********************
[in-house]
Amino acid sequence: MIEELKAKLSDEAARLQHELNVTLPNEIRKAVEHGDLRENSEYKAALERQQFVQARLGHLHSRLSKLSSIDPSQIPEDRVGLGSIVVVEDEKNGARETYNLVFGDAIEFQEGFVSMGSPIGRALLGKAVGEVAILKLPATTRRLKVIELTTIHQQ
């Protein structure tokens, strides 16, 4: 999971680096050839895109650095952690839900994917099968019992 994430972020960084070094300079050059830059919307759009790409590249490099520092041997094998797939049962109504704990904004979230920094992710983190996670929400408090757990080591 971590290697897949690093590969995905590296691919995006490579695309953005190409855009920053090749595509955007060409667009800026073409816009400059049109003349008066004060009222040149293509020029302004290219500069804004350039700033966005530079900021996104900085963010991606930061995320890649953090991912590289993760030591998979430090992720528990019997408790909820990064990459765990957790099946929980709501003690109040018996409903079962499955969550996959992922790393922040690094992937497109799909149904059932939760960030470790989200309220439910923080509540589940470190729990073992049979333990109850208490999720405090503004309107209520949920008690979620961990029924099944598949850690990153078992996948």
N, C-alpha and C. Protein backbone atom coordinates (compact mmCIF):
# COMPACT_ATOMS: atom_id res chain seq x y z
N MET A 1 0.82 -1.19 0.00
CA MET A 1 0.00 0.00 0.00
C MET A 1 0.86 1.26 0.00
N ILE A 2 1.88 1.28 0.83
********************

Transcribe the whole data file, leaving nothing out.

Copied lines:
[in-house]
Amino acid sequence: MIEELKAKLSDEAARLQHELNVTLPNEIRKAVEHGDLRENSEYKAALERQQFVQARLGHLHSRLSKLSSIDPSQIPEDRVGLGSIVVVEDEKNGARETYNLVFGDAIEFQEGFVSMGSPIGRALLGKAVGEVAILKLPATTRRLKVIELTTIHQQ
């Protein structure tokens, strides 16, 4: 999971680096050839895109650095952690839900994917099968019992 994430972020960084070094300079050059830059919307759009790409590249490099520092041997094998797939049962109504704990904004979230920094992710983190996670929400408090757990080591 971590290697897949690093590969995905590296691919995006490579695309953005190409855009920053090749595509955007060409667009800026073409816009400059049109003349008066004060009222040149293509020029302004290219500069804004350039700033966005530079900021996104900085963010991606930061995320890649953090991912590289993760030591998979430090992720528990019997408790909820990064990459765990957790099946929980709501003690109040018996409903079962499955969550996959992922790393922040690094992937497109799909149904059932939760960030470790989200309220439910923080509540589940470190729990073992049979333990109850208490999720405090503004309107209520949920008690979620961990029924099944598949850690990153078992996948």
N, C-alpha and C. Protein backbone atom coordinates (compact mmCIF):
# COMPACT_ATOMS: atom_id res chain seq x y z
N MET A 1 0.82 -1.19 0.00
CA MET A 1 0.00 0.00 0.00
C MET A 1 0.86 1.26 0.00
N ILE A 2 1.88 1.28 0.83